Ellin speaks about ‘Jewish women in the Canadian military in WWII’ to the P.A.L. Group in Toronto
October 7 @ 1:00 pm - 2:30 pm EDT
Esther Thorley (nee Bubis) of Toronto enlisted in the Canadian Army in the Second World War after her brother Meyer was killed at Dieppe. Rose Goodman of New Glasgow, Nova Scotia enlisted in the fall of 1941, as soon as Canada allowed women to put on a uniform and serve their country in the RCAF Women’s Division. In all, some 270 Canadian Jewish women served during WWII, and although they earned less than the men, had to wear skirts, no nail polish, and observe strict curfews, and couldn’t carry a gun, they were no less brave and courageous than their fathers, brothers and cousins who joined up to stop Hitler, and rescue the survivors of the Holocaust.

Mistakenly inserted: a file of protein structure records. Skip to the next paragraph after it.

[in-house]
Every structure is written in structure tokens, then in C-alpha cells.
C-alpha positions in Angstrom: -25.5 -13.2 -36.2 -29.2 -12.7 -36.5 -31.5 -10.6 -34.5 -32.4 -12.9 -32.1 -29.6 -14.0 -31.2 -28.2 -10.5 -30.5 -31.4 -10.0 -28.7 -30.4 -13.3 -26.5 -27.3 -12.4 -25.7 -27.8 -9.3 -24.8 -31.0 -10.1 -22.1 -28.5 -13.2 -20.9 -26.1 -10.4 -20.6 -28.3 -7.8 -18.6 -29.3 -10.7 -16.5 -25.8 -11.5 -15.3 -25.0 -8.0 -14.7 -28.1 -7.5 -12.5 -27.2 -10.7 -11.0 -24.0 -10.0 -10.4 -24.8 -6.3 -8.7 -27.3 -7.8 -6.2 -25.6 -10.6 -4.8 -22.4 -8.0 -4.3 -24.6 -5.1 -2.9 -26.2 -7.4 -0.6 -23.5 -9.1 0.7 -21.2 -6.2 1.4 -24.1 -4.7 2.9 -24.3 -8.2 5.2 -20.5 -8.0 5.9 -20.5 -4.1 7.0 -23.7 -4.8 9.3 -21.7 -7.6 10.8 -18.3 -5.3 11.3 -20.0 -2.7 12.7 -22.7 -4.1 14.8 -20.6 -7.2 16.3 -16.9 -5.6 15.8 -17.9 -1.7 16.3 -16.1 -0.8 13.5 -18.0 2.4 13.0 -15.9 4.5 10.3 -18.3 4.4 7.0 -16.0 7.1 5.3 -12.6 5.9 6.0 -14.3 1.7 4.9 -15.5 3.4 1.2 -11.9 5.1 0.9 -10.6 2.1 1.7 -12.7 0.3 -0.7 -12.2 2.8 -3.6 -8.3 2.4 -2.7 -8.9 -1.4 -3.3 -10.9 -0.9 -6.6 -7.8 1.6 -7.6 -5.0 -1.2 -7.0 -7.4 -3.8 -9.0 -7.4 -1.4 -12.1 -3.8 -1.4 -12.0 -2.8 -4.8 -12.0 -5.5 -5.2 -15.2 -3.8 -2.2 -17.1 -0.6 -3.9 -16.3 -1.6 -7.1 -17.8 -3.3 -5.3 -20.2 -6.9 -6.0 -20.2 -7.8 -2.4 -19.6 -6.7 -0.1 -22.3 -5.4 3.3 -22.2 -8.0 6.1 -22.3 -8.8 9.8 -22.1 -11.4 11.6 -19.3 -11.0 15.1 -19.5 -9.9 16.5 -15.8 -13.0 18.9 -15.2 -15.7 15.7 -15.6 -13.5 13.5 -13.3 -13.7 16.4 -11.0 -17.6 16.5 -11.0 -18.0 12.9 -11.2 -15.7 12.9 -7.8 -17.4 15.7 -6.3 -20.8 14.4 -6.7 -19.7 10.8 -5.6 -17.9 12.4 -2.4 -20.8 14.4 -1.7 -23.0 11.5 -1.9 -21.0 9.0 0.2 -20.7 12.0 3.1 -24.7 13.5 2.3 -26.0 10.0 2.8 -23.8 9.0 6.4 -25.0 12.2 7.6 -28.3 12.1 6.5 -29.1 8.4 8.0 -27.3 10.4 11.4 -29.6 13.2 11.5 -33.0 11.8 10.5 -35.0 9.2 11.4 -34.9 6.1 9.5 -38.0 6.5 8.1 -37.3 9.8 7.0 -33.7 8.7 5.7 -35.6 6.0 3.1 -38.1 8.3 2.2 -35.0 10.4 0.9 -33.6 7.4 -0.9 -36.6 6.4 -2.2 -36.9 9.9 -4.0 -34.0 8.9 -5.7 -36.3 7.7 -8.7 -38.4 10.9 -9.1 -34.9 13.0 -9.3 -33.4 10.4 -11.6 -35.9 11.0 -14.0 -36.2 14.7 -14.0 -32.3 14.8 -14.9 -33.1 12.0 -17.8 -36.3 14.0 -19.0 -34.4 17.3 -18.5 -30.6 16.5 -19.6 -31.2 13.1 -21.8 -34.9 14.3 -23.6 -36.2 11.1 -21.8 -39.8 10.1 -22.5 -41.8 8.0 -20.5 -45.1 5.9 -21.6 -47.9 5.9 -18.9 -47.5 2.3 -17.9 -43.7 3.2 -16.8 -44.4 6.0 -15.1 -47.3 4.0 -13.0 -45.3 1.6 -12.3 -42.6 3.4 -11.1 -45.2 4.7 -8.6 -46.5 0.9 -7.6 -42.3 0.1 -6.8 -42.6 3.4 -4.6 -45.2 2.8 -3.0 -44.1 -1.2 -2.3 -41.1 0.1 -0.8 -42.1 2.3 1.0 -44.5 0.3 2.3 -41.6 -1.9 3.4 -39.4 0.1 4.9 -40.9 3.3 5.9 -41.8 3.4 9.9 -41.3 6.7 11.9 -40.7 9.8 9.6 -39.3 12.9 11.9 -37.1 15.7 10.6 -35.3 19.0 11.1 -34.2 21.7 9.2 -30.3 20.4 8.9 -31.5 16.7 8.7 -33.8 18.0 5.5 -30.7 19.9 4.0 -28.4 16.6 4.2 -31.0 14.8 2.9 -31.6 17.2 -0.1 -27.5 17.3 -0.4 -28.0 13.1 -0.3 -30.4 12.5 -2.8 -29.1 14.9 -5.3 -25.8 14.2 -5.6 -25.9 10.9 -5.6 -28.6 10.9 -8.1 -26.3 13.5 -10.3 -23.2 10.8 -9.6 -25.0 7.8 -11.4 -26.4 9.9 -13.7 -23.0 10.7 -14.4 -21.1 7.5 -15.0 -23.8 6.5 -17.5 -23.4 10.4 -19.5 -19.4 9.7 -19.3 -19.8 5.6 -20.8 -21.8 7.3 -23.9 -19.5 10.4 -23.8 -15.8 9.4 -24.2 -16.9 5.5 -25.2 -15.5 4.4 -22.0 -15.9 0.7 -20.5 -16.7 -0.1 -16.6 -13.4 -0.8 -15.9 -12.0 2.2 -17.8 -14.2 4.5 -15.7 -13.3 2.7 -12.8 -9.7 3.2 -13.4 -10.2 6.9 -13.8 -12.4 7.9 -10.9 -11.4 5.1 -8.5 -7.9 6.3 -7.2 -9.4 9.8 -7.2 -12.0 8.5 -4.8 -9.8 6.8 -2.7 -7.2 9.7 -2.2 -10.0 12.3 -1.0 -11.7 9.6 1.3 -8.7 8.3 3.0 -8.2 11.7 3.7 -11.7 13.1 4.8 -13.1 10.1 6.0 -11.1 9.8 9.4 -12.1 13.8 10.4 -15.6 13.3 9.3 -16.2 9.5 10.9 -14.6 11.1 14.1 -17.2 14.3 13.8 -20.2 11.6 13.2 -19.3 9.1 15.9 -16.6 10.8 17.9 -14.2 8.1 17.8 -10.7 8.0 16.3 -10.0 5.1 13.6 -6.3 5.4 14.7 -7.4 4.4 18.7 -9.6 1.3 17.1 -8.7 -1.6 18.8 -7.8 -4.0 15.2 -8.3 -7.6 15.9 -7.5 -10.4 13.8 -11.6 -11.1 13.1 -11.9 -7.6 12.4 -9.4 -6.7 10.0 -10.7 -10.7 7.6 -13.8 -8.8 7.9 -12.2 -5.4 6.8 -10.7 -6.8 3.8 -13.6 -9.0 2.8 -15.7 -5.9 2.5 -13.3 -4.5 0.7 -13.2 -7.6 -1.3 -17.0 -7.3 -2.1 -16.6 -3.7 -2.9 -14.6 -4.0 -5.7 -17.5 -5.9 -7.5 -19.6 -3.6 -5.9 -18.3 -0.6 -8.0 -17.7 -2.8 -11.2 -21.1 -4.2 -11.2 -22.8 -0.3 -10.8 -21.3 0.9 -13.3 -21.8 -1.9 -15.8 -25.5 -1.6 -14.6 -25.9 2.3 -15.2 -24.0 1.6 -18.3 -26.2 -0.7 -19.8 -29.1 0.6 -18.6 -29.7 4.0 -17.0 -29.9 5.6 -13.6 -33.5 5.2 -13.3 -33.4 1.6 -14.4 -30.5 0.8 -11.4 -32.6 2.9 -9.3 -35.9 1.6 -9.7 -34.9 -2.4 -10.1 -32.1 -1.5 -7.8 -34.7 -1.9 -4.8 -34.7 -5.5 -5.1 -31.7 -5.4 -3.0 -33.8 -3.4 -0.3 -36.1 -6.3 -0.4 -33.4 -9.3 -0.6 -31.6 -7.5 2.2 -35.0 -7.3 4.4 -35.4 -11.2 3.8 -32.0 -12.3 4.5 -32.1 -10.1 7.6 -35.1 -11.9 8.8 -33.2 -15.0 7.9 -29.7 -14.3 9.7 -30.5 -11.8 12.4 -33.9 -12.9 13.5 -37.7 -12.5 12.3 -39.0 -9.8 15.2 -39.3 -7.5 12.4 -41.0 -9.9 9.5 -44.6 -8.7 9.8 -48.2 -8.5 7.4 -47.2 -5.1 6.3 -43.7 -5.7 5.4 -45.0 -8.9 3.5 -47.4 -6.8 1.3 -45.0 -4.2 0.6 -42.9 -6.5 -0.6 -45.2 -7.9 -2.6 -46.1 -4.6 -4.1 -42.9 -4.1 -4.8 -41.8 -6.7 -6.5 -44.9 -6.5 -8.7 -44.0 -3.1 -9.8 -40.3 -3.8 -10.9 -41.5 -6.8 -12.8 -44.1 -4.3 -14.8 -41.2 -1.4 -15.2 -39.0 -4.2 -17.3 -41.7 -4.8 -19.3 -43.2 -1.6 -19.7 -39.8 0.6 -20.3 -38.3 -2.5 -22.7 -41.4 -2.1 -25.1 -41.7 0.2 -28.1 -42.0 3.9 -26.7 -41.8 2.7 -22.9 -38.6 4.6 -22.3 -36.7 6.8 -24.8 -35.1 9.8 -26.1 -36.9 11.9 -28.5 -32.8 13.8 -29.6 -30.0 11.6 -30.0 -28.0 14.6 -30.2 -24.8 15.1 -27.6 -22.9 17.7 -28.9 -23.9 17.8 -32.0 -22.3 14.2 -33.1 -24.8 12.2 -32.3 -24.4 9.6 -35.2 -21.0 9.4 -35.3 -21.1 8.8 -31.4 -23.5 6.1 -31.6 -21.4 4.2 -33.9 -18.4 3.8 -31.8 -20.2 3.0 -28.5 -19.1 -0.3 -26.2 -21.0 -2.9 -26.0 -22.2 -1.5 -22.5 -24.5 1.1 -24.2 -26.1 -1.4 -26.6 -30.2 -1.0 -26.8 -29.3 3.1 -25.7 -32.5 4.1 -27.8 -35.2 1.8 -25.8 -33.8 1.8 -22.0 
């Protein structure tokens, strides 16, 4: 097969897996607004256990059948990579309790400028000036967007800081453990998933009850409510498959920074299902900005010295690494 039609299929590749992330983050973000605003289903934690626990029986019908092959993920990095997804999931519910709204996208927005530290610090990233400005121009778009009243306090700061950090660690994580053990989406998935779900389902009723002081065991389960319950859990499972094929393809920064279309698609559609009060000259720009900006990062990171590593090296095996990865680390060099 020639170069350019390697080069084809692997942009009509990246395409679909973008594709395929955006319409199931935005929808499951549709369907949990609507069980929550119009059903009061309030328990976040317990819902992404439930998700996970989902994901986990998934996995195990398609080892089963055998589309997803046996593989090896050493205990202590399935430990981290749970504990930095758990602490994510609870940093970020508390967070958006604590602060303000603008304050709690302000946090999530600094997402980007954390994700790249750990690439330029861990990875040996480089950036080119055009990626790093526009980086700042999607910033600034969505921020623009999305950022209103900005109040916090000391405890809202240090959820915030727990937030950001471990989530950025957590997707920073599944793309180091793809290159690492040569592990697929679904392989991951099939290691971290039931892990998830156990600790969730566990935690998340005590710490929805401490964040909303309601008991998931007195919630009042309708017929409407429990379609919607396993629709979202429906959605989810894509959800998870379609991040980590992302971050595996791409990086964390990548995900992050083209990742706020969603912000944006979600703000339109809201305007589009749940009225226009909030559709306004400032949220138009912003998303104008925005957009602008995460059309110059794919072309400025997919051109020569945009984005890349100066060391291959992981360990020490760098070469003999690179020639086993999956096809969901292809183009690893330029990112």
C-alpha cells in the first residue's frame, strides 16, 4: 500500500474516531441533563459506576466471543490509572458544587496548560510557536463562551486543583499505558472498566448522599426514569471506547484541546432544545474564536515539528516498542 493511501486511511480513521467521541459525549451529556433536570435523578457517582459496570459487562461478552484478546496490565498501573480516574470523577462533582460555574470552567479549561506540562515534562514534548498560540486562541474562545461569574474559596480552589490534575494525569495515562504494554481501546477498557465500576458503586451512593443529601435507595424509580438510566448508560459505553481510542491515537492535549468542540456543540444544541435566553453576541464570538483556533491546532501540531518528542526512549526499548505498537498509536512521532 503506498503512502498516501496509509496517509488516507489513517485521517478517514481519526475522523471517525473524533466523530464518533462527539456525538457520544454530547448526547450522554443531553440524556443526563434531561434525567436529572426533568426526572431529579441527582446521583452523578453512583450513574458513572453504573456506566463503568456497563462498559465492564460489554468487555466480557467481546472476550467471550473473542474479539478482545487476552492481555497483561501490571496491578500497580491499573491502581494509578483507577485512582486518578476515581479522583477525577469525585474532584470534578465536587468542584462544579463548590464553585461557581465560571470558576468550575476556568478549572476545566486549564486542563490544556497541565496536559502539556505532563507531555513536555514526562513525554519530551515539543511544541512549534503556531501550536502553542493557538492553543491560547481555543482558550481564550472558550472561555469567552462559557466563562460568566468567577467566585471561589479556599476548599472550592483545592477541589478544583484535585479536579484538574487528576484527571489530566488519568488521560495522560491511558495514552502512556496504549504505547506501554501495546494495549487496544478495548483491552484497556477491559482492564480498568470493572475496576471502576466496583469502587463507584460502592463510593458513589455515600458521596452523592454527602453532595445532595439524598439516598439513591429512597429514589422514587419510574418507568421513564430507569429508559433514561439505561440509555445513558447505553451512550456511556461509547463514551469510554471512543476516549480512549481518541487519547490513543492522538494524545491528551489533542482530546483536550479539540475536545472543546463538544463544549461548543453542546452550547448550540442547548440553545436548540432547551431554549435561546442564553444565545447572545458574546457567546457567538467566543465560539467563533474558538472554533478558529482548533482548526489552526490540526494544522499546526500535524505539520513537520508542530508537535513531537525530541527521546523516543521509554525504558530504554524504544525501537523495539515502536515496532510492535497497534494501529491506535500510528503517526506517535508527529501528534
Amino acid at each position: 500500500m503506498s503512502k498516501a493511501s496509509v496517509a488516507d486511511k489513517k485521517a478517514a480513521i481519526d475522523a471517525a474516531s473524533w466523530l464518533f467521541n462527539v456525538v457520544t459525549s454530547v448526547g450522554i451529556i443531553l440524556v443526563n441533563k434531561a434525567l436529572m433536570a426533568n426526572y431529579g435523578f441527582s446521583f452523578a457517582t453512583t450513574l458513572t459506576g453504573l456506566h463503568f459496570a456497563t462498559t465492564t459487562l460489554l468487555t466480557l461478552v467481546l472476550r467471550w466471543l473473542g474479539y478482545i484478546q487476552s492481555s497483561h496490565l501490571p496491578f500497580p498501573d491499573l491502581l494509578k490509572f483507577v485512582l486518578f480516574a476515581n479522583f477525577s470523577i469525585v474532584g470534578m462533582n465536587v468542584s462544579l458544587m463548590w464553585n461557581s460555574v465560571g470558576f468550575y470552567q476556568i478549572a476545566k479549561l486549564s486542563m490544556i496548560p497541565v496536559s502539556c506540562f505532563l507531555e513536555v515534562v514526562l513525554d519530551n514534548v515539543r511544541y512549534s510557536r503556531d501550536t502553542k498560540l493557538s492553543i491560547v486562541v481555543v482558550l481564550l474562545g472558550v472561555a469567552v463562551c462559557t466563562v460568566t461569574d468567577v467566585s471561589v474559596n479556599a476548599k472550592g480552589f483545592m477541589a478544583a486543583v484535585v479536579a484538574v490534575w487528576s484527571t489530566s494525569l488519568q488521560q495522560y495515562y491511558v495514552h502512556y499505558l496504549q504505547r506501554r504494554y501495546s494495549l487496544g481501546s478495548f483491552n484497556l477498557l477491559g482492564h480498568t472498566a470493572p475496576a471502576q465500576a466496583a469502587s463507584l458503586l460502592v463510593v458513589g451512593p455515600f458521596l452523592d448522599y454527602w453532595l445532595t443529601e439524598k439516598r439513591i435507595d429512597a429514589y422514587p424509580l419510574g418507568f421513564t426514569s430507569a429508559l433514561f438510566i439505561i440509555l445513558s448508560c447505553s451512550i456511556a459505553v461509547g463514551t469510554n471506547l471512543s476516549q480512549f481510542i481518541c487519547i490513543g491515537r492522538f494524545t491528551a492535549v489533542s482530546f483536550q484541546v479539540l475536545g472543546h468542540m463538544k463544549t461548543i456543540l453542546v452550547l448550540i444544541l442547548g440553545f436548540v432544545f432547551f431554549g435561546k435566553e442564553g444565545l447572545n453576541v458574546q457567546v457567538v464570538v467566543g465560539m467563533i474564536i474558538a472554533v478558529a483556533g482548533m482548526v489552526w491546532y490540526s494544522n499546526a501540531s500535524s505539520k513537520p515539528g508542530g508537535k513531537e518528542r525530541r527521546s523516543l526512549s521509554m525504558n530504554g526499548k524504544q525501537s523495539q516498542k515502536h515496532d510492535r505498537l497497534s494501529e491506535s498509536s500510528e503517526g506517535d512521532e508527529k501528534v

Author and journalist Ellin Bessner delves into the stories of the Canadian Jewish women who bucked their traditional upbringing, disregarded their family and community’s disapproval, and did their part for King and Country.
Wartime photo of Sue (Jacobs) Ransohoff (nee Westheimer), in uniform, in Newfoundland. (Courtesy Sue Ransohoff)